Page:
Mosquito nets fail to prevent against kala azar disease
Long-lasting insecticidal nets were an important breakthrough in malaria prevention. However, they do not offer protection against all diseases transmitted by insect bites, according to new research by an international team of scientists. This research is an outcome of the KALANET ('Efficacy, acceptability and cost-effectiveness of long lasting insecticidal nets in the prevention of Kala-azar') project, which clinched EUR 2.11 million under 'International cooperation activities' (INCO) Activity of the EU's Sixth Framework Programme (FP6). The study was presented in the British Medical Journal.
Researchers led by Professor Marleen Boelaert from the Institute of Tropical Medicine Antwerp in Belgium said their studies showed that mosquito nets failed to protect people in India and Nepal against the transmission of kala azar disease. This disease, also known as visceral leishmaniasis, affects half a million people each year and is caused by the Leshmania parasite, which is transmitted by sand flies. The parasite destroys the infected person's blood cells, leading to an enlarged spleen, inflammation and progressive wasting. If left untreated, the outcome is fatal.
Until now, sand flies in India and Nepal have been controlled by indoor spraying of an insecticide such as DDT (dichlorodiphenyltrichloroethane). However, spraying, when it happens, is local and irregular, which means that enough sand flies and prey remain to continue the disease. Some families use mosquito nets, but these are not treated with long-lasting insecticides. To try to stop the spread of the disease, the researchers launched a large-scale campaign that involved providing everyone in a region with a mosquito net treated with insecticide that would remain active for several years.
Scientists from the Institute of Tropical Medicine Antwerp and colleagues from India, Nepal, Switzerland and the UK agreed that this approach should work given that it had yielded positive results in Sudan — though they noted that the disease there was transmitted by a different sand fly. Moreover, in Iran and Syria, the treated nets had helped against cutaneous leishmaniasis, caused by other species of the genus Leishmania. The researchers added that the sand fly transmitting the disease in India often bites indoors and mostly at night, and so sleeping under a net made logical sense.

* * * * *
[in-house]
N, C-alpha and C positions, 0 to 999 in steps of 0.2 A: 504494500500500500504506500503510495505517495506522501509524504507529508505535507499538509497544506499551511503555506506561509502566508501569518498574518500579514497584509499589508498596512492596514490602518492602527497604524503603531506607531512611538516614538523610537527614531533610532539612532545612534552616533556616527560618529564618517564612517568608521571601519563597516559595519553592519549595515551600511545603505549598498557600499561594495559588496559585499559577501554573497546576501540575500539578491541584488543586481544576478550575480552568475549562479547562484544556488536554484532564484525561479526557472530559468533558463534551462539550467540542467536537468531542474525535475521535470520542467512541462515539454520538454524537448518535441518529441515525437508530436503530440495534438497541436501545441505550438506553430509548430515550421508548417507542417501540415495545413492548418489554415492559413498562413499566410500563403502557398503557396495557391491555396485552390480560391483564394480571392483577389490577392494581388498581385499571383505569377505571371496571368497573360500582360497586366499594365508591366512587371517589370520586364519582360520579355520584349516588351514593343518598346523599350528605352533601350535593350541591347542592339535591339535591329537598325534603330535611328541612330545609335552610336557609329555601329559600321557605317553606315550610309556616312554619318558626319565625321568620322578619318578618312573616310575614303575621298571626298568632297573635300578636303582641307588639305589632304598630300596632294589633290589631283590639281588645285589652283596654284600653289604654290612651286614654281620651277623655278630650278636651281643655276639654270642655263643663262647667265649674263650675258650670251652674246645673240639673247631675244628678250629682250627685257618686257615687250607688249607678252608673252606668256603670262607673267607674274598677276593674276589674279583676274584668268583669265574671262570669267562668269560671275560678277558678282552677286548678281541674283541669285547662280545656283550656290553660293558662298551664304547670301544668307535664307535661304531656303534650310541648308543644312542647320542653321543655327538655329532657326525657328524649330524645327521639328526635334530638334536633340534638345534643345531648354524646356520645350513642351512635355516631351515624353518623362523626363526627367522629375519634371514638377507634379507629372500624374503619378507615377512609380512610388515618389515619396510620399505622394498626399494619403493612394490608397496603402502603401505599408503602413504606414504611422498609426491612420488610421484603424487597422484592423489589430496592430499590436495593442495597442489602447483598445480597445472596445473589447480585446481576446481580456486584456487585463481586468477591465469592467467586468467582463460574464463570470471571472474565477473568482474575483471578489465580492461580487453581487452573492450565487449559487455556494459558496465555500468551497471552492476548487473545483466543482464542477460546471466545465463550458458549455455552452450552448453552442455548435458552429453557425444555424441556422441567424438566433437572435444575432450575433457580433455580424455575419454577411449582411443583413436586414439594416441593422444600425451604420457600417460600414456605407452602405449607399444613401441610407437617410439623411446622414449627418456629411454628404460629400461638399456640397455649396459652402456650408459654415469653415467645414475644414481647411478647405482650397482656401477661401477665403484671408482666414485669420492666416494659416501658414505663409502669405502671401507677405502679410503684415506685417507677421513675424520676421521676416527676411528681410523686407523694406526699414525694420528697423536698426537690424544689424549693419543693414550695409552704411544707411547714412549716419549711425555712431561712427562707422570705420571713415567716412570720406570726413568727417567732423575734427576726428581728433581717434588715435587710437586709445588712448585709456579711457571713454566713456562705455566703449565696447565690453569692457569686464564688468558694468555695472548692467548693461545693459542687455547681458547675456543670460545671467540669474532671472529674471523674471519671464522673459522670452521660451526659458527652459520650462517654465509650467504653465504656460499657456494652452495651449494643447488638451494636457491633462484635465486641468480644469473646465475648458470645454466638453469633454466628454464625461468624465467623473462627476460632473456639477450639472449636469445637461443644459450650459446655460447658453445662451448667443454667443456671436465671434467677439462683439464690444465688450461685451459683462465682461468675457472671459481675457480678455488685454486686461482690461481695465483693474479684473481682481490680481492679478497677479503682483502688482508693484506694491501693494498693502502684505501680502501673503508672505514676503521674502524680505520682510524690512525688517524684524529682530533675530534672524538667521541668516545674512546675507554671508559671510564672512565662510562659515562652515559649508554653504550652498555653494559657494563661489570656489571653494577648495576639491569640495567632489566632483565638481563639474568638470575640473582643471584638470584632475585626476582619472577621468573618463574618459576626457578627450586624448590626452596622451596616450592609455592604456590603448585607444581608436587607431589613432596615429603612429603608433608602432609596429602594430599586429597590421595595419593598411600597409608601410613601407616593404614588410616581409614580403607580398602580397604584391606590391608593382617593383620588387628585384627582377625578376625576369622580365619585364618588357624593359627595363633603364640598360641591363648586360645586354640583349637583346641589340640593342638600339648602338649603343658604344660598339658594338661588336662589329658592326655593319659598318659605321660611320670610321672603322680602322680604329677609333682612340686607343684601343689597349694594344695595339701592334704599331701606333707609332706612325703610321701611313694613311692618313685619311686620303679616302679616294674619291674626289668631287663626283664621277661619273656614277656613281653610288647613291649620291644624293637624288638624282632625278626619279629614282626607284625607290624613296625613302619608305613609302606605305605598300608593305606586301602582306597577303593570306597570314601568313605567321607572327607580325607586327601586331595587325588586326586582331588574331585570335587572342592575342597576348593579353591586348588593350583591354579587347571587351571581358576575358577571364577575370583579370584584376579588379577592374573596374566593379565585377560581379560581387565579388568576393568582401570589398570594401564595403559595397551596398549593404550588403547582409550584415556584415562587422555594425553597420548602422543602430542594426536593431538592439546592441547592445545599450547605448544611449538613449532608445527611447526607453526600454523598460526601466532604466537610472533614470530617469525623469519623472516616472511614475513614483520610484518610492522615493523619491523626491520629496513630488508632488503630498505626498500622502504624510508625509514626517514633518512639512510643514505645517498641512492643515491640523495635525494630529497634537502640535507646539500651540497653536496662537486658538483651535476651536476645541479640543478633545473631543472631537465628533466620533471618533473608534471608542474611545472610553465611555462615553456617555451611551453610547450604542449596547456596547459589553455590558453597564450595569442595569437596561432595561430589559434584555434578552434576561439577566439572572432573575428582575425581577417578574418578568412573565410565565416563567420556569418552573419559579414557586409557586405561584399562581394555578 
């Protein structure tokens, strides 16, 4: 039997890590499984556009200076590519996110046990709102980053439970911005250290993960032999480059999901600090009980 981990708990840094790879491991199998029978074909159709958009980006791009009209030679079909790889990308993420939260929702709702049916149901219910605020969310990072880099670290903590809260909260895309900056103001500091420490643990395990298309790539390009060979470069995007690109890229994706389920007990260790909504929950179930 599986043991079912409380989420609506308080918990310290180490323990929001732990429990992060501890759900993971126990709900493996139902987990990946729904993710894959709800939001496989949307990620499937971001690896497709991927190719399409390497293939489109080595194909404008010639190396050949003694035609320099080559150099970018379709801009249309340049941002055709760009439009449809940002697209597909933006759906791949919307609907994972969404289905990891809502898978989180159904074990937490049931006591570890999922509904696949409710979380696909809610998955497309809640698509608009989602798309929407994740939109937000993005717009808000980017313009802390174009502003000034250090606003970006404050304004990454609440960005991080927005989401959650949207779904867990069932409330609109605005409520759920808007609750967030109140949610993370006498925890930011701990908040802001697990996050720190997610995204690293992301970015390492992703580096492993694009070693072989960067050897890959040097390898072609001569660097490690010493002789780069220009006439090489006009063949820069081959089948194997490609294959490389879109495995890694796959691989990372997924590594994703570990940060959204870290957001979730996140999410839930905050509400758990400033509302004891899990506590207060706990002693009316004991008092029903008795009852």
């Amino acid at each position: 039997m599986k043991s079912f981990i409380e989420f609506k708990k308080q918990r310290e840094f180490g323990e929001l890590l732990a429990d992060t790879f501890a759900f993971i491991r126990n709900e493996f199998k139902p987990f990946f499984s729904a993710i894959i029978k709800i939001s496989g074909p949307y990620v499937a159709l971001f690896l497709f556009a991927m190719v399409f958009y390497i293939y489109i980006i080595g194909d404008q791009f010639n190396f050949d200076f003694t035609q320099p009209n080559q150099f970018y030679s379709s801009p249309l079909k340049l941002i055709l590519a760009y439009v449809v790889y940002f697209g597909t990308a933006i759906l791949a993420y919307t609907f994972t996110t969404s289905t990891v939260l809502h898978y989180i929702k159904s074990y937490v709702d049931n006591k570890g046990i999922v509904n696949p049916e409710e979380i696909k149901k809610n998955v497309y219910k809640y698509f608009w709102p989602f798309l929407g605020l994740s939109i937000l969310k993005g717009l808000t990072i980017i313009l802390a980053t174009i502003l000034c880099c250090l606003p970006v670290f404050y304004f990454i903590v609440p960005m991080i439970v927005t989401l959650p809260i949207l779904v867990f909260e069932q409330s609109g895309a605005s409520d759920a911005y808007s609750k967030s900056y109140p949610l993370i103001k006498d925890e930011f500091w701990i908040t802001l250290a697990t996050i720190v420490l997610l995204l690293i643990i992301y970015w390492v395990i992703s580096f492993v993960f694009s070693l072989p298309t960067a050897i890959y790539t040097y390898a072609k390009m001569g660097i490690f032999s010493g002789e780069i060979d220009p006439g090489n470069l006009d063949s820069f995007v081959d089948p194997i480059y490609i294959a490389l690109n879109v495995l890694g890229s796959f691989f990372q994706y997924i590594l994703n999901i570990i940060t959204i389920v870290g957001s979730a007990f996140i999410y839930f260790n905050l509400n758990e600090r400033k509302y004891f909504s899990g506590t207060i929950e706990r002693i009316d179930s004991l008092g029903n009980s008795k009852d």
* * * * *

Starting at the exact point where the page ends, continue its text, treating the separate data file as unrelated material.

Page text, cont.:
But the study proved that these assumptions were misplaced. After following 20 000 people in 26 hamlets with a high incidence of visceral leishmaniasis in India and Nepal over a 2-year period, the scientists concluded that the use of nets did not have a significant effect on the number of cases of leishmaniasis. They had divided the hamlets into pairs, which resembled each other as much as possible, and then tossed a coin to decide which hamlet continued as usual, and which would receive treated nets on top of the status quo. During the period of the study, about half the villages were sprayed under the routine national control programme.
In the hamlets with extra mosquito nets the sand flies indoor were reduced by 25%, but the number of infections was not significantly lower than in the control hamlets, nor was the number of cases of leishmaniasis. Indeed, the disease risk dropped by just 1%. However, the research team noted that in the campaign-villages 90% of inhabitants slept under their nets for more than 80% of the nights, while in the control hamlets only 30% of people slept regularly under an untreated net. Furthermore, the number of malaria cases dropped significantly in the villages with the extra nets.
The team concluded that these results were due to the fact that sand flies bite more often outdoors than was previously assumed, where nets are not readily useable.